The Church is Flat, by Tony Jones
Revolution, by George Barna, Pagan Christianity by Frank Viola, UnChristian by David Kinnamon;
The Secret Message of Jesus, by Brian McLaren
American Religion: Contemporary Trends, by Mark Chavez
Church Morph by Eddie Gibbs,
Reimagine The World by Bernard Brandon Scott,
Under The Radar by Bill Easum,
An Altar in the World and Leaving Church by Barbara Brown Taylor,
Planting Missional Churches by Ed Stetzer,
Inside The Organic Church by Bob Whitesel.
Lyle Schaller’s books especially Discontinuity and Hope, and The New Contexts For Ministry, and What We Have Learned, and Small Congregation, Big Potential, and From Geography to Affinity;
Postmodern Pilgrims by Leonard Sweet
The House Church Manual by William Tenny-Brittain
Small Church At Large, Robin Trebilcock. 


Thursday, May 22, 2014

Does Making More Church Members Make The World A Better Place?

I.             Does making more Unitarian Universalists make the world a better place?

Update Intro: Should have added that for the church the question is also WHO are you making the world a better place for; making the world a better place for some means making it worse for others. So just making it a better place still demands discernment and a preferential option for the poor...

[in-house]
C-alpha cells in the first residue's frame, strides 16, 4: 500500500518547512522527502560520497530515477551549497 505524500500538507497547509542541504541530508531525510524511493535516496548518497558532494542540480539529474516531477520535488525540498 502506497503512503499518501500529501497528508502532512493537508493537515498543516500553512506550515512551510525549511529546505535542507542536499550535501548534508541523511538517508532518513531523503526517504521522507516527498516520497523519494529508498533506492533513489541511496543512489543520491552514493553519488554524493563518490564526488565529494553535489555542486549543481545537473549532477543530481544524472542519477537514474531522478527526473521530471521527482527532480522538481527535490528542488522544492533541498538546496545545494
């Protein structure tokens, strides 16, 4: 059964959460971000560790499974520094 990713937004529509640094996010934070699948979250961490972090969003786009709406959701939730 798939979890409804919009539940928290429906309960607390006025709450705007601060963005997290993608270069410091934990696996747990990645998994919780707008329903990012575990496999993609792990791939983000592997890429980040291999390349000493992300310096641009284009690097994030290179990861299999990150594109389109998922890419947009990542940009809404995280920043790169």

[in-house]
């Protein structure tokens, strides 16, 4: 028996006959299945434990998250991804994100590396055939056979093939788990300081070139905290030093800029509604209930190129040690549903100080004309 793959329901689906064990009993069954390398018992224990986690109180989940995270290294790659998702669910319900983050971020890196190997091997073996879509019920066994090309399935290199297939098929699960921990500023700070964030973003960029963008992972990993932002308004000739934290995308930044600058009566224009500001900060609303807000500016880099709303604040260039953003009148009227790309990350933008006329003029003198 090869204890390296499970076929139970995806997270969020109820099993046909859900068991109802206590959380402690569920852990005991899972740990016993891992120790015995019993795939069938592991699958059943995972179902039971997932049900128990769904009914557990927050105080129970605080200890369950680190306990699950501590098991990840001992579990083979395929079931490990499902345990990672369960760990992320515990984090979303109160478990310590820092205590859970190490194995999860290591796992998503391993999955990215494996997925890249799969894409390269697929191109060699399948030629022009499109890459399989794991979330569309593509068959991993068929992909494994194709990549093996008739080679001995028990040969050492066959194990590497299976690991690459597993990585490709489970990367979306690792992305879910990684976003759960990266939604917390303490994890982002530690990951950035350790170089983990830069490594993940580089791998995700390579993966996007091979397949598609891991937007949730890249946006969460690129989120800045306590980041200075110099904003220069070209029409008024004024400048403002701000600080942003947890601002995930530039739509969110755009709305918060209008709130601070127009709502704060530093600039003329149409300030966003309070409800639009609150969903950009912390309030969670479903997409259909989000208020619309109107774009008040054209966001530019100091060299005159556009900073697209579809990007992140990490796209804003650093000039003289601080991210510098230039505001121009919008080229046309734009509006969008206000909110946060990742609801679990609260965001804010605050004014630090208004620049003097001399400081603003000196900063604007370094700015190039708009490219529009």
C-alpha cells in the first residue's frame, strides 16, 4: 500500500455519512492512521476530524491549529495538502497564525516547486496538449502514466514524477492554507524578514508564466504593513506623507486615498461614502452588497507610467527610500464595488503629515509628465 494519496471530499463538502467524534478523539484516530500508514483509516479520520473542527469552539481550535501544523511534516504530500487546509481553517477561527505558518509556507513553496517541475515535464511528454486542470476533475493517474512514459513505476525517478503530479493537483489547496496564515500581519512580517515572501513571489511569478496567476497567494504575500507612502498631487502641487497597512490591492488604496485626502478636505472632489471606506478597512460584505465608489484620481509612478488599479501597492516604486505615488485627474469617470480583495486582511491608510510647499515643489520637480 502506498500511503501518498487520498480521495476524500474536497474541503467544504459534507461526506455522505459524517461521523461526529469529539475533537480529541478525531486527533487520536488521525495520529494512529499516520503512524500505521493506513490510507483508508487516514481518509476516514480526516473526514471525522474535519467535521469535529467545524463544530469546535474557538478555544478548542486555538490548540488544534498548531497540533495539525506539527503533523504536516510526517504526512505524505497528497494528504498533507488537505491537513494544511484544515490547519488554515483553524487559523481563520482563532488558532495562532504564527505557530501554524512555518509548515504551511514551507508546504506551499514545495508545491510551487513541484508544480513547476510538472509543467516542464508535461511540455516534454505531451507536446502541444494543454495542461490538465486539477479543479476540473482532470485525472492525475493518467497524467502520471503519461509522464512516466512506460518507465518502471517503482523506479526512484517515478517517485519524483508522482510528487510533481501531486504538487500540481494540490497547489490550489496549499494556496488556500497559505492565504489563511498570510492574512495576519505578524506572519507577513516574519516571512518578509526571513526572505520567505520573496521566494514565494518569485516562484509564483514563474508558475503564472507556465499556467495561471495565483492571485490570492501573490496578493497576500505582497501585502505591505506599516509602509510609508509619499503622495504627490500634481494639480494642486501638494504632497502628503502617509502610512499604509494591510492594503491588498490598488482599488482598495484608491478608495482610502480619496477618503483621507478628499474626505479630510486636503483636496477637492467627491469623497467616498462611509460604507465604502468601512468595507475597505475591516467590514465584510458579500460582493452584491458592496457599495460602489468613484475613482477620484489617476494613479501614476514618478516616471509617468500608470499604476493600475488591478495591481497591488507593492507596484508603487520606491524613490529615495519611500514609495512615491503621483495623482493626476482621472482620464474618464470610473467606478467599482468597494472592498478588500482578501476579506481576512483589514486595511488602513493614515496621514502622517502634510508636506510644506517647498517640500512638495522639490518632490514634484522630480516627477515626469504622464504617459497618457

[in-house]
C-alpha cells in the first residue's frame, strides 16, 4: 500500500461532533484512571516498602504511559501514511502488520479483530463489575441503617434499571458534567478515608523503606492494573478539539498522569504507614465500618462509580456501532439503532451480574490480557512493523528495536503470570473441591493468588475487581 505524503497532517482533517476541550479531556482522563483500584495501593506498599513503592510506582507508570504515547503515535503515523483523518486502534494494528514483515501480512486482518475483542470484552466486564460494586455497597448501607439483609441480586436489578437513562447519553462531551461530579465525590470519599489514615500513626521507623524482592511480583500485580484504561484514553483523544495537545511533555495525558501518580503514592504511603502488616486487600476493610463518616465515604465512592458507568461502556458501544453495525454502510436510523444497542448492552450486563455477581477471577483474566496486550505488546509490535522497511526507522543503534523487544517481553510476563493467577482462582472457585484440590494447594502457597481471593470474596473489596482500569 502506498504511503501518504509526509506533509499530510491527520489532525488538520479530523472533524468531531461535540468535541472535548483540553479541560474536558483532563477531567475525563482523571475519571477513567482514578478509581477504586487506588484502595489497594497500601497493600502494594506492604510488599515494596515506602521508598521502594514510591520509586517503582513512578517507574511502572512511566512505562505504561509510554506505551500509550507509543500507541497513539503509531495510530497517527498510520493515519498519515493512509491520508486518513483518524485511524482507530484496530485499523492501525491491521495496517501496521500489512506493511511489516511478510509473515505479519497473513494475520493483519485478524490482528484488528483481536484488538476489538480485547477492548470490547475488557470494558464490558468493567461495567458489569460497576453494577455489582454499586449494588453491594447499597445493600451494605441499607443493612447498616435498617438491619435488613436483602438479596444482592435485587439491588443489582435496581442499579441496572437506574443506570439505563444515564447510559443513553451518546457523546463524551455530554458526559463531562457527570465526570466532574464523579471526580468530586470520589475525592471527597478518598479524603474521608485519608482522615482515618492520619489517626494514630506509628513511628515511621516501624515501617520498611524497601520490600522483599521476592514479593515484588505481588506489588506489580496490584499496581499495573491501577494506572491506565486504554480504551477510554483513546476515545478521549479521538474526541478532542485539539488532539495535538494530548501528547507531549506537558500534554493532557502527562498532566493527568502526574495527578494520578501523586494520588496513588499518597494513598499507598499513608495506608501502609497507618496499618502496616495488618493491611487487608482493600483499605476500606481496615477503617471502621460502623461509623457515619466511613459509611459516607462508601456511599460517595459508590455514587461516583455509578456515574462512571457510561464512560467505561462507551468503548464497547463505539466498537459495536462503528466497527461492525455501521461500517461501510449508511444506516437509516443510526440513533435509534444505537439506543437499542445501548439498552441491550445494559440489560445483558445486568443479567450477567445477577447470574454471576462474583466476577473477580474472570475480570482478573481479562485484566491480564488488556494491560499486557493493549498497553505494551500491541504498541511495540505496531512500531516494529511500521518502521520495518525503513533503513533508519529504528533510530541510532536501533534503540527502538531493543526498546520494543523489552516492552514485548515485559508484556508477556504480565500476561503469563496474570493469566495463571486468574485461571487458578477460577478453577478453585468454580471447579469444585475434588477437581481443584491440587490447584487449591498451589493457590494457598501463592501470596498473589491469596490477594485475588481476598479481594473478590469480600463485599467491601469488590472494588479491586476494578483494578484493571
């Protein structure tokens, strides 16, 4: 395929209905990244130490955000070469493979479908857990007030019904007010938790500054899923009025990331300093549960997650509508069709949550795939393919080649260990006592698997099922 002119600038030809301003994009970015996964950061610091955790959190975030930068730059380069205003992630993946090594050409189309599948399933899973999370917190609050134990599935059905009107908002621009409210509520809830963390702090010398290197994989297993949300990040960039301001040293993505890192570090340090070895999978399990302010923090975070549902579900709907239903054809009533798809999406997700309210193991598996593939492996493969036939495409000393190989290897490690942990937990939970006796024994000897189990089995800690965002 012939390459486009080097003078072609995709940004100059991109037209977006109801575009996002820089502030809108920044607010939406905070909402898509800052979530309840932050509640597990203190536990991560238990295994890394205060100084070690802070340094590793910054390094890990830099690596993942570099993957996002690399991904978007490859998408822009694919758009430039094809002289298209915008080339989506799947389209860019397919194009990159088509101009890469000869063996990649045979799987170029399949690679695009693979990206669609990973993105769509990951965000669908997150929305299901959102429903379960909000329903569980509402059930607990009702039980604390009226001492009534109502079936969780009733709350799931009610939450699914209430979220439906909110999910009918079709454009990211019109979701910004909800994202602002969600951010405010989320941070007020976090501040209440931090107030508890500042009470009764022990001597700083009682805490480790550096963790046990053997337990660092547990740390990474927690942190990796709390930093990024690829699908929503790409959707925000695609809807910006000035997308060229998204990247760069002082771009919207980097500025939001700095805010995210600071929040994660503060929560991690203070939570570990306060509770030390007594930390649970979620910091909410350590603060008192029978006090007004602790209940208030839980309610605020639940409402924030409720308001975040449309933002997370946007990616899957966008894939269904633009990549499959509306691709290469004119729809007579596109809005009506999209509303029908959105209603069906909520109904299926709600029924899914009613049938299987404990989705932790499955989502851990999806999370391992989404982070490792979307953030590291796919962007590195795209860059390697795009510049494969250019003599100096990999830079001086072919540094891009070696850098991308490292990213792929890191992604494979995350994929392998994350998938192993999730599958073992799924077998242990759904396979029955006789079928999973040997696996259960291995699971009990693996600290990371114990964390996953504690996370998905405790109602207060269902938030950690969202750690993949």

When talking about the what and why of our missional ministry, I say that our goal is not to create more Unitarian Universalists, or for me as a Christian it is not to create more Christians. I get the feeling that is somewhat of a radical sentiment and statement. I don’t think it should be the goal of other UUs or Christians, et al either. I came across a post in a facebook group the other day that seemed to crystallize for me why this is the case. The post was passing on the statement that we needed to grow our churches because, to paraphrase, “the world would be a better place if we had more Unitarian Universalists in it.” I flinched a little when I read that and had to figure out why, beyond just the sectarian impulse behind it. It would have been the same if it would have said the world would be a better place if we had more x or y or z faith communities and traditions.

Colleagues Tom Schade and Teresa Cooley remind us lately, and I think I have mentioned it in a sermon or too :) that becoming Unitarian Universalist (or others for others) is not the end in itself, but is a means to a greater end. It is those greater ends we need to keep our eyes on, and our resources pointed toward, creating neighborhoods and communities that themselves help create lives of abundance and commitment to the most vulnerable and endangered in our society. Creating religious institutions is certainly one way toward that end, but only if they do not see themselves (and their beliefs) as the end in themselves; in fact, they may, in various ways through what they do and not do and keep people from doing, work against making the world a better place, especially for those beyond them (and maybe within them too) who are suffering the most. This is what happens when a church focuses on becoming the “best” church in a community instead of the best church for the community. It is what happens when a church thrives while a community around it declines.